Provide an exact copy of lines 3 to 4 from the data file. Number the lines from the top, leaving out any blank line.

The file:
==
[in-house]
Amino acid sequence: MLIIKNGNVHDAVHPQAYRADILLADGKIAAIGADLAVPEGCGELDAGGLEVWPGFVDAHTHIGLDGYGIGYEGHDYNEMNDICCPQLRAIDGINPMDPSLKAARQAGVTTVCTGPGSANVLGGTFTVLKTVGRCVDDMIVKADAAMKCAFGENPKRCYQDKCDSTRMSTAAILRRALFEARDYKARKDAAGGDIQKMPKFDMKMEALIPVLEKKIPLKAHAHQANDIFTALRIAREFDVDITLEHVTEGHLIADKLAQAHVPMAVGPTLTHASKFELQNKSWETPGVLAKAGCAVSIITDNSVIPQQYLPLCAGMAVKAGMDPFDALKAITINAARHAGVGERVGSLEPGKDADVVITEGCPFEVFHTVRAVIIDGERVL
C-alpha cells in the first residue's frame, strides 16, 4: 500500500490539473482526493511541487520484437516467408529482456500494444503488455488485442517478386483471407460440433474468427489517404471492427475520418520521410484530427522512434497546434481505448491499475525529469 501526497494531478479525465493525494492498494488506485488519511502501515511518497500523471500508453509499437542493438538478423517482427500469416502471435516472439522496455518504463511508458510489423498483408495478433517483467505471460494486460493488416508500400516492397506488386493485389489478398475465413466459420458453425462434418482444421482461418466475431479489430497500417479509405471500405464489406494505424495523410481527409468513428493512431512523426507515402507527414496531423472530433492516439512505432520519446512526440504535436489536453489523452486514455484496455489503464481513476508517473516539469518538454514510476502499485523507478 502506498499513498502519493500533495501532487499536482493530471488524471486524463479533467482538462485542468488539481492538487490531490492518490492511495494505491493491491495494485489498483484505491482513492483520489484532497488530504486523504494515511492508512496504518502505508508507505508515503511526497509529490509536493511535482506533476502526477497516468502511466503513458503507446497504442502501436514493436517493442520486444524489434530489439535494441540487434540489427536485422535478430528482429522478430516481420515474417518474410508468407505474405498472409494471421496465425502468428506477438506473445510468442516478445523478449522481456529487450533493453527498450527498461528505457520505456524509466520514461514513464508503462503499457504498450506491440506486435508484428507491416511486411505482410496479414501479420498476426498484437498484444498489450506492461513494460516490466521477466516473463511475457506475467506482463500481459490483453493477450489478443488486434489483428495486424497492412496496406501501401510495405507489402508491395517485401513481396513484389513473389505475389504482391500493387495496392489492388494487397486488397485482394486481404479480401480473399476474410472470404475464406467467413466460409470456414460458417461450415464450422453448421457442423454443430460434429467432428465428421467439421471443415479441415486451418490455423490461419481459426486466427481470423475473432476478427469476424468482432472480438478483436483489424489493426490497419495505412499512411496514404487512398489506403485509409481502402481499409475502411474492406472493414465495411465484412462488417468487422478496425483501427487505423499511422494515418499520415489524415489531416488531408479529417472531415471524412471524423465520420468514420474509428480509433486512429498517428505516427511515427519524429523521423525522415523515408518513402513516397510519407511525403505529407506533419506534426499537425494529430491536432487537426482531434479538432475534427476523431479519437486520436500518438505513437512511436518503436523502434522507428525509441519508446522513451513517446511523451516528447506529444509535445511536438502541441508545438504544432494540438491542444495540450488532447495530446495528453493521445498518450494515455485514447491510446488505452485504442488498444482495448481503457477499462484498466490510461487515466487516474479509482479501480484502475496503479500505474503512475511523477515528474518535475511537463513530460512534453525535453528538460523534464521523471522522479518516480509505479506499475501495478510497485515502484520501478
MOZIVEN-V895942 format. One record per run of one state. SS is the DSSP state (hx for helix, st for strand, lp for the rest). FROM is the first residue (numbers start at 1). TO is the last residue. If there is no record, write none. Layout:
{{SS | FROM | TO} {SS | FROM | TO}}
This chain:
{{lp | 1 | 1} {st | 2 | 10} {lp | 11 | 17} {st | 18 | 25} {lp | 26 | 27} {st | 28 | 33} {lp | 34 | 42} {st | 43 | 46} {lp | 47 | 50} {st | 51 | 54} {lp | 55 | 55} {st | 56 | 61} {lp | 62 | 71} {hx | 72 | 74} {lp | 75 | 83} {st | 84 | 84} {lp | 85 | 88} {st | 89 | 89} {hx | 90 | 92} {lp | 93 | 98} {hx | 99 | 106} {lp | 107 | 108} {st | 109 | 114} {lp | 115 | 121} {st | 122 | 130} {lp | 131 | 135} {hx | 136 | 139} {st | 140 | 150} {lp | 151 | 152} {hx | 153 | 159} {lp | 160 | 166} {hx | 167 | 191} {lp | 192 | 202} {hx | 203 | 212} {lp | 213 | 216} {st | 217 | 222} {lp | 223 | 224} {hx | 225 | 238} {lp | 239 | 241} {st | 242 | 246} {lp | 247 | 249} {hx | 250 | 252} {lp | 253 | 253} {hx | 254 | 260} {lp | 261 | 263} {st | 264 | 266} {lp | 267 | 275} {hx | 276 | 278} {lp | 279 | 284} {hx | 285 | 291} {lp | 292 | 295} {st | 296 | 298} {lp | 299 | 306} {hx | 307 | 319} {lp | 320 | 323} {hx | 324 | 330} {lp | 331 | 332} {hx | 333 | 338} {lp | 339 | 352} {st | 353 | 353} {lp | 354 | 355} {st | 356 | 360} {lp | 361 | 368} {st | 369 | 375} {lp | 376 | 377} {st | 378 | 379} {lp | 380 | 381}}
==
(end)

C-alpha cells in the first residue's frame, strides 16, 4: 500500500490539473482526493511541487520484437516467408529482456500494444503488455488485442517478386483471407460440433474468427489517404471492427475520418520521410484530427522512434497546434481505448491499475525529469 501526497494531478479525465493525494492498494488506485488519511502501515511518497500523471500508453509499437542493438538478423517482427500469416502471435516472439522496455518504463511508458510489423498483408495478433517483467505471460494486460493488416508500400516492397506488386493485389489478398475465413466459420458453425462434418482444421482461418466475431479489430497500417479509405471500405464489406494505424495523410481527409468513428493512431512523426507515402507527414496531423472530433492516439512505432520519446512526440504535436489536453489523452486514455484496455489503464481513476508517473516539469518538454514510476502499485523507478 502506498499513498502519493500533495501532487499536482493530471488524471486524463479533467482538462485542468488539481492538487490531490492518490492511495494505491493491491495494485489498483484505491482513492483520489484532497488530504486523504494515511492508512496504518502505508508507505508515503511526497509529490509536493511535482506533476502526477497516468502511466503513458503507446497504442502501436514493436517493442520486444524489434530489439535494441540487434540489427536485422535478430528482429522478430516481420515474417518474410508468407505474405498472409494471421496465425502468428506477438506473445510468442516478445523478449522481456529487450533493453527498450527498461528505457520505456524509466520514461514513464508503462503499457504498450506491440506486435508484428507491416511486411505482410496479414501479420498476426498484437498484444498489450506492461513494460516490466521477466516473463511475457506475467506482463500481459490483453493477450489478443488486434489483428495486424497492412496496406501501401510495405507489402508491395517485401513481396513484389513473389505475389504482391500493387495496392489492388494487397486488397485482394486481404479480401480473399476474410472470404475464406467467413466460409470456414460458417461450415464450422453448421457442423454443430460434429467432428465428421467439421471443415479441415486451418490455423490461419481459426486466427481470423475473432476478427469476424468482432472480438478483436483489424489493426490497419495505412499512411496514404487512398489506403485509409481502402481499409475502411474492406472493414465495411465484412462488417468487422478496425483501427487505423499511422494515418499520415489524415489531416488531408479529417472531415471524412471524423465520420468514420474509428480509433486512429498517428505516427511515427519524429523521423525522415523515408518513402513516397510519407511525403505529407506533419506534426499537425494529430491536432487537426482531434479538432475534427476523431479519437486520436500518438505513437512511436518503436523502434522507428525509441519508446522513451513517446511523451516528447506529444509535445511536438502541441508545438504544432494540438491542444495540450488532447495530446495528453493521445498518450494515455485514447491510446488505452485504442488498444482495448481503457477499462484498466490510461487515466487516474479509482479501480484502475496503479500505474503512475511523477515528474518535475511537463513530460512534453525535453528538460523534464521523471522522479518516480509505479506499475501495478510497485515502484520501478
MOZIVEN-V895942 format. One record per run of one state. SS is the DSSP state (hx for helix, st for strand, lp for the rest). FROM is the first residue (numbers start at 1). TO is the last residue. If there is no record, write none. Layout: